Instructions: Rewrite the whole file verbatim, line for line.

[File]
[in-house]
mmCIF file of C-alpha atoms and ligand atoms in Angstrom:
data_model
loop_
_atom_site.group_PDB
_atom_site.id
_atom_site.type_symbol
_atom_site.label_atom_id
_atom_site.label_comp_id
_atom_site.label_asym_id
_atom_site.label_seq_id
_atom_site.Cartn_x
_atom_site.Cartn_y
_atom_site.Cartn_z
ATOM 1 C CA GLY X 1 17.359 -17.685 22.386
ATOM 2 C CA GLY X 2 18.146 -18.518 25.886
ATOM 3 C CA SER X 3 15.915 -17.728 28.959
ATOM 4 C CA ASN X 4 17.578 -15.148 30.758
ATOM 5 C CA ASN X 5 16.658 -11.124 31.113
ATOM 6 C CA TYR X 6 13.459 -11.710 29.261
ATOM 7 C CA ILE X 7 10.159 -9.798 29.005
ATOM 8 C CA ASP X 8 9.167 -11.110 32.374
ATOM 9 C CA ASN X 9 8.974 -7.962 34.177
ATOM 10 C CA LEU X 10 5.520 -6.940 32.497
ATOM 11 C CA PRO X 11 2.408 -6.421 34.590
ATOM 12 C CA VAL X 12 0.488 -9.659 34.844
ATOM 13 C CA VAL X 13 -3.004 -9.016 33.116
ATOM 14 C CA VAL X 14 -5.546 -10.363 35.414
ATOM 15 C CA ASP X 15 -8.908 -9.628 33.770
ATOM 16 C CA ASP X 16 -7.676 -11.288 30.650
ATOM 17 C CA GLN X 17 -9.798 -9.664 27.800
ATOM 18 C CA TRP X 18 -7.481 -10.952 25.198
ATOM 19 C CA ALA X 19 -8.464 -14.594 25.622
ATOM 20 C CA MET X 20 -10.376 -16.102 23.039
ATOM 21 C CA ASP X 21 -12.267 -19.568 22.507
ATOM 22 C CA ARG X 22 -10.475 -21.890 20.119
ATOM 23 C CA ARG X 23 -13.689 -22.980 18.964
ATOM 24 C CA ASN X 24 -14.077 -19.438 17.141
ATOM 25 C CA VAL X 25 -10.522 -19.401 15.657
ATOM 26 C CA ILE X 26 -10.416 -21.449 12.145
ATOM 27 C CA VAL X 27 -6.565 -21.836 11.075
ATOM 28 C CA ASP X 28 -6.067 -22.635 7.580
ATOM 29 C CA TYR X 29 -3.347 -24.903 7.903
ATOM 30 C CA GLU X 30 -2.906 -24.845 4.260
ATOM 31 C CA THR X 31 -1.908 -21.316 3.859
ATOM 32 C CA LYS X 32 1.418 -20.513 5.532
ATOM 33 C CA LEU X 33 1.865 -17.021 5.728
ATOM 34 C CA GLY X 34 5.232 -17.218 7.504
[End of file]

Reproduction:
[in-house]
mmCIF file of C-alpha atoms and ligand atoms in Angstrom:
data_model
loop_
_atom_site.group_PDB
_atom_site.id
_atom_site.type_symbol
_atom_site.label_atom_id
_atom_site.label_comp_id
_atom_site.label_asym_id
_atom_site.label_seq_id
_atom_site.Cartn_x
_atom_site.Cartn_y
_atom_site.Cartn_z
ATOM 1 C CA GLY X 1 17.359 -17.685 22.386
ATOM 2 C CA GLY X 2 18.146 -18.518 25.886
ATOM 3 C CA SER X 3 15.915 -17.728 28.959
ATOM 4 C CA ASN X 4 17.578 -15.148 30.758
ATOM 5 C CA ASN X 5 16.658 -11.124 31.113
ATOM 6 C CA TYR X 6 13.459 -11.710 29.261
ATOM 7 C CA ILE X 7 10.159 -9.798 29.005
ATOM 8 C CA ASP X 8 9.167 -11.110 32.374
ATOM 9 C CA ASN X 9 8.974 -7.962 34.177
ATOM 10 C CA LEU X 10 5.520 -6.940 32.497
ATOM 11 C CA PRO X 11 2.408 -6.421 34.590
ATOM 12 C CA VAL X 12 0.488 -9.659 34.844
ATOM 13 C CA VAL X 13 -3.004 -9.016 33.116
ATOM 14 C CA VAL X 14 -5.546 -10.363 35.414
ATOM 15 C CA ASP X 15 -8.908 -9.628 33.770
ATOM 16 C CA ASP X 16 -7.676 -11.288 30.650
ATOM 17 C CA GLN X 17 -9.798 -9.664 27.800
ATOM 18 C CA TRP X 18 -7.481 -10.952 25.198
ATOM 19 C CA ALA X 19 -8.464 -14.594 25.622
ATOM 20 C CA MET X 20 -10.376 -16.102 23.039
ATOM 21 C CA ASP X 21 -12.267 -19.568 22.507
ATOM 22 C CA ARG X 22 -10.475 -21.890 20.119
ATOM 23 C CA ARG X 23 -13.689 -22.980 18.964
ATOM 24 C CA ASN X 24 -14.077 -19.438 17.141
ATOM 25 C CA VAL X 25 -10.522 -19.401 15.657
ATOM 26 C CA ILE X 26 -10.416 -21.449 12.145
ATOM 27 C CA VAL X 27 -6.565 -21.836 11.075
ATOM 28 C CA ASP X 28 -6.067 -22.635 7.580
ATOM 29 C CA TYR X 29 -3.347 -24.903 7.903
ATOM 30 C CA GLU X 30 -2.906 -24.845 4.260
ATOM 31 C CA THR X 31 -1.908 -21.316 3.859
ATOM 32 C CA LYS X 32 1.418 -20.513 5.532
ATOM 33 C CA LEU X 33 1.865 -17.021 5.728
ATOM 34 C CA GLY X 34 5.232 -17.218 7.504